Bottling beer may be the least favourite aspect of brewing for many people. I have to admit it can be tedious at times, you can’t really complain though when you end up with a case full of delicious beer.
There are ways to make the process simple and pain-free. I rarely keg any beer I make and always opt to bottle. I like to be able to stick a couple of bottle in the fridge, ready for any moment, take them to friends places or just grab a few to take to the beach. To make bottling easier it’s good to be prepared and have the right tools.
Following on from the video I made a couple of weeks ago, where I made a small batch of Milk Stout. It is now time to bottle it. As I filmed the making of the beer it is only right that I film the packaging of it.
Key Points From The Video:
- Start with clean bottles
- Use no-rinse sanitiser if possible
- Sanitise everything
- Although optional, bottling tools are a huge help
- Don’t suck a syphon to get it started – Use this guide if you don’t know how
One of the great things about making small batches of beer is that when it comes to bottling, you know you only have half the amount of bottles to clean, sanitise and fill compared to a 5 gallon batch. Brew these small batches every couple of weeks and before long you can have a selection of 5 or 6 different bottled beers all available whenever the mood takes you.
Start With Clean Bottles
There is nothing worse than having to clean bottles that have been sat around with old dregs in. If you intend to reuse beer bottles then the best thing to do is rinse them out as soon as you’ve poured a beer. If you rinse them with warm water, allow to drain and dry and then store them away, you’ll be ready to bottle at a moment’s notice.
If your bottles are dirty or full of yeast sediment (or worse) it’s a case of soaking the whole lot in an oxy-cleaner or bleach solution and then getting out the bottle brush to scrub the inside clean, then rinsing out the bottles. Trust me, this can be a lot of work so in future just rinse the bottles as soon as you’ve poured a beer out. Check out this bottle cleaning guide on more in depth advice on cleaning bottles.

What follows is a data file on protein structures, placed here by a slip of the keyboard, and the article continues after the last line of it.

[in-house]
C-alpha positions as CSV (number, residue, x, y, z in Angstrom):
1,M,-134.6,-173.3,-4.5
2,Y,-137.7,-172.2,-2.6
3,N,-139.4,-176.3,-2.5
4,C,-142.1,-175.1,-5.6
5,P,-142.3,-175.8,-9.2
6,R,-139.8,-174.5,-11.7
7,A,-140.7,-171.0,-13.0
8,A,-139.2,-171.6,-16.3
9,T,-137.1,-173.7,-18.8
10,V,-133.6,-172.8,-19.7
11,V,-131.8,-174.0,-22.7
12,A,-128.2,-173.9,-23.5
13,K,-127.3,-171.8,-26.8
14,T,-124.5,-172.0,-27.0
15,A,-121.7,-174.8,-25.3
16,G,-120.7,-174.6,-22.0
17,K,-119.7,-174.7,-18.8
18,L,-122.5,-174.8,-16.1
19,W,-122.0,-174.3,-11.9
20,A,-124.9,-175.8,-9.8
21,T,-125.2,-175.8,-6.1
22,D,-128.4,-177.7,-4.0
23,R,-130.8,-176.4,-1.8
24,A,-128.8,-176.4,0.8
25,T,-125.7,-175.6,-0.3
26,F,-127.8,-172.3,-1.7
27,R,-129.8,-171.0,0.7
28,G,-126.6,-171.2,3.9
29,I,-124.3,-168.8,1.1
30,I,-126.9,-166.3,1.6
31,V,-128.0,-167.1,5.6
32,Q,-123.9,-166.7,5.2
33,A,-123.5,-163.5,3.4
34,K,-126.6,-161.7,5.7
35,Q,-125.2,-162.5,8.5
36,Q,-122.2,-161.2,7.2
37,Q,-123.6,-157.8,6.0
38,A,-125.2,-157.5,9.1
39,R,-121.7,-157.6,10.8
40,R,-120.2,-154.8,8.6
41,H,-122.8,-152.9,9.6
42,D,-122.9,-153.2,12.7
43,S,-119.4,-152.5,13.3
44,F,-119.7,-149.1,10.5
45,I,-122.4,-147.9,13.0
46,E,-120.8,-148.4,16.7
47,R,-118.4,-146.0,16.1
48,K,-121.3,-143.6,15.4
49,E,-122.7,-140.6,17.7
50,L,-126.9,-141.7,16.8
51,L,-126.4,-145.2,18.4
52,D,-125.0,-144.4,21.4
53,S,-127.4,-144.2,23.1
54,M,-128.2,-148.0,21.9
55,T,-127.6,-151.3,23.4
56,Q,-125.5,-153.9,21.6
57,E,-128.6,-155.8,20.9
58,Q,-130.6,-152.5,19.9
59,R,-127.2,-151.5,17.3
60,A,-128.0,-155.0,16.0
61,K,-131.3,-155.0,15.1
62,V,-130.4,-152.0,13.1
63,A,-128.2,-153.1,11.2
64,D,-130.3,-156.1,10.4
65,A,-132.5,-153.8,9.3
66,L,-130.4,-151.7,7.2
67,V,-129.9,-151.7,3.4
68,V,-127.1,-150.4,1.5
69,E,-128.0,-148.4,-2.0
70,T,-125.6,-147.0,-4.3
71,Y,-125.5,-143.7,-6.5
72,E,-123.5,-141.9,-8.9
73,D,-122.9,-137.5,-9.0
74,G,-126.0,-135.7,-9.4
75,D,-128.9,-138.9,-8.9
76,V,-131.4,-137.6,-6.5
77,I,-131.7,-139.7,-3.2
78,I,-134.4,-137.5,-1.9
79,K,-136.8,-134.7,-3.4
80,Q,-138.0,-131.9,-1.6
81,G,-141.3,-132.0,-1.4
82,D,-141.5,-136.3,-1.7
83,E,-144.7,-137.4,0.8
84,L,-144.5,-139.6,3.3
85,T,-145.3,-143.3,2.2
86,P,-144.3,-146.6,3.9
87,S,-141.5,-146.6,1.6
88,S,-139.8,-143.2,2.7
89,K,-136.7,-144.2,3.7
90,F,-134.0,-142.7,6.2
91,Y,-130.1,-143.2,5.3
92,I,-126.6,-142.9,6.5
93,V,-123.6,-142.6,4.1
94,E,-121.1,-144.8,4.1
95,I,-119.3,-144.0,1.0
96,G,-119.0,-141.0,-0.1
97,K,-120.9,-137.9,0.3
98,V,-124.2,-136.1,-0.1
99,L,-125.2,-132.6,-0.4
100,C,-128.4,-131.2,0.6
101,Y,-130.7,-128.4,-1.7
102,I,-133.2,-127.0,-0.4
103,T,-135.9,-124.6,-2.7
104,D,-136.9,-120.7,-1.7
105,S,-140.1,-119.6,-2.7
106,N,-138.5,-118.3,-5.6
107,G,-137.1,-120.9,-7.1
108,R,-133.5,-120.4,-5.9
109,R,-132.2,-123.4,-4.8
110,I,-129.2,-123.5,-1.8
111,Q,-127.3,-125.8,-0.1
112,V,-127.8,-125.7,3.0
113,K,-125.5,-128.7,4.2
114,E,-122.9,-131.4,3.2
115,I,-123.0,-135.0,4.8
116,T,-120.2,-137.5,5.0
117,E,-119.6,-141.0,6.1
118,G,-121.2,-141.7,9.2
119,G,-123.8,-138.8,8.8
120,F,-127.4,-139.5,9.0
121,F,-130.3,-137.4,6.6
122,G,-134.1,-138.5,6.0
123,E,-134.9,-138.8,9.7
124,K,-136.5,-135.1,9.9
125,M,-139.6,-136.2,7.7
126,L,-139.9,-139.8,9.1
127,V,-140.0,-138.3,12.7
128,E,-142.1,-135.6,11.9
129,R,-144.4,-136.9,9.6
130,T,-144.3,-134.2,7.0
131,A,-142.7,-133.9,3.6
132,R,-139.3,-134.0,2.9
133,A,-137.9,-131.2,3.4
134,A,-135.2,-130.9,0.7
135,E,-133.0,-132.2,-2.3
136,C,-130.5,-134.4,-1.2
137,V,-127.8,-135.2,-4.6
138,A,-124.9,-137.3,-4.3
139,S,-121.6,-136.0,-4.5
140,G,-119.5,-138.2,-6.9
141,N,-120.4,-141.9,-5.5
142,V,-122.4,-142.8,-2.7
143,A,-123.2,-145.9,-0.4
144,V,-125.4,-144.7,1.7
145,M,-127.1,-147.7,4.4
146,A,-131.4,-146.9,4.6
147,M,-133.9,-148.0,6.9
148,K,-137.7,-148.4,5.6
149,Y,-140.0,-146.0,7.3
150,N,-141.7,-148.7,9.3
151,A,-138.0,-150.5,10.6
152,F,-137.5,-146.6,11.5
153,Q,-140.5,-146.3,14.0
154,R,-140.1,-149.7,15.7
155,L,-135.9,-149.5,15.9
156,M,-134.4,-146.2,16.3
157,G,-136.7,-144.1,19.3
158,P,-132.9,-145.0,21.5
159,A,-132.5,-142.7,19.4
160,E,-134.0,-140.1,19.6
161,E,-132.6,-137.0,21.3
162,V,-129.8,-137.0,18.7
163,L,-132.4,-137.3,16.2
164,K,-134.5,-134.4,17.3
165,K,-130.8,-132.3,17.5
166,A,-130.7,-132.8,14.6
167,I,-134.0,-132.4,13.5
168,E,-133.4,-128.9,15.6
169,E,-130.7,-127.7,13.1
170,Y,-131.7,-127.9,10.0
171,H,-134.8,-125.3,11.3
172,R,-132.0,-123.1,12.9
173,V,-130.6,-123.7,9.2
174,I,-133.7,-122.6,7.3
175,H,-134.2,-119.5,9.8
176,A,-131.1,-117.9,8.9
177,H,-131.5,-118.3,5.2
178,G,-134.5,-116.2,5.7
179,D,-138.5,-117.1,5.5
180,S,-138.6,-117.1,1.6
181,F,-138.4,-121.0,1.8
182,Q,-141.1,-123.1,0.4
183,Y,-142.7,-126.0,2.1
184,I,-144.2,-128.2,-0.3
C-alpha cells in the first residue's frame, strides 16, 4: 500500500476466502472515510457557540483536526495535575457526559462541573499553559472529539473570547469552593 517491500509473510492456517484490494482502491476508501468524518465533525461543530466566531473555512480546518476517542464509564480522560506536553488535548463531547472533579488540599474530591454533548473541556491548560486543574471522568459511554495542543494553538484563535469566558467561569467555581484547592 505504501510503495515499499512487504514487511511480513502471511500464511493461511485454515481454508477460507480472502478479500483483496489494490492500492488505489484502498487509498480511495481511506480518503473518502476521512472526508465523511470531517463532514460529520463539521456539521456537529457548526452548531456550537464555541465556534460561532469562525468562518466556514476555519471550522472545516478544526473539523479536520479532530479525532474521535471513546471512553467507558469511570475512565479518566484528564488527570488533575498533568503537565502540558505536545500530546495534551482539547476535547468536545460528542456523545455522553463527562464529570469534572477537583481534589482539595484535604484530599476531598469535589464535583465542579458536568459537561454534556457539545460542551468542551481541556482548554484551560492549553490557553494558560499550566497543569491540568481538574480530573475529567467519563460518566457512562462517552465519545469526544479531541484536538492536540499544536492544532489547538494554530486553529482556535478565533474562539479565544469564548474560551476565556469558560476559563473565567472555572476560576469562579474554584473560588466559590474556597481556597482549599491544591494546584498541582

When I first started brewing there was no commercially available sanitiser, available in the UK that didn’t need a thorough rinsing. This effectively doubled the work you had to do when sanitising bottle as well as pretty much everything else that comes into contact with a beer. Using a no-rinse sanitiser, such as Starsan means a couple of squirts in a bottle, let it drain and you’re good to fill it up with beer.
The foam the sanitiser leaves can be worrying but trust me, non-rinse sanitisers break down into harmless compound fairly rapidly without tainting the beer.
Three super simple pieces of equipment that are pretty inexpensive also. These three items can cut a serious amount of time and hassle out of bottling beer and improve the quality of your bottled beers. I never want to go back to the time when I didn’t have these three things and I’ll admit that I spent a few years bottling beer without these helpful aids thinking they were gimmicky rubbish.
I have written quite a lot about bottling before, it is an area though that is overlooked. It takes practice to get good at it and it something you have to do whether it’s your very first batch, or if it’s your 100th batch. A beer can be good coming out of the fermenter but if you mess up whilst bottling and introduce oxygen or don’t sanitise properly the beer becomes unstable.
Hopefully you can see just how simple bottling beer can be from the video and how taking your time and keeping thing simple and sanitary can ensure you have a perfect bottled beer.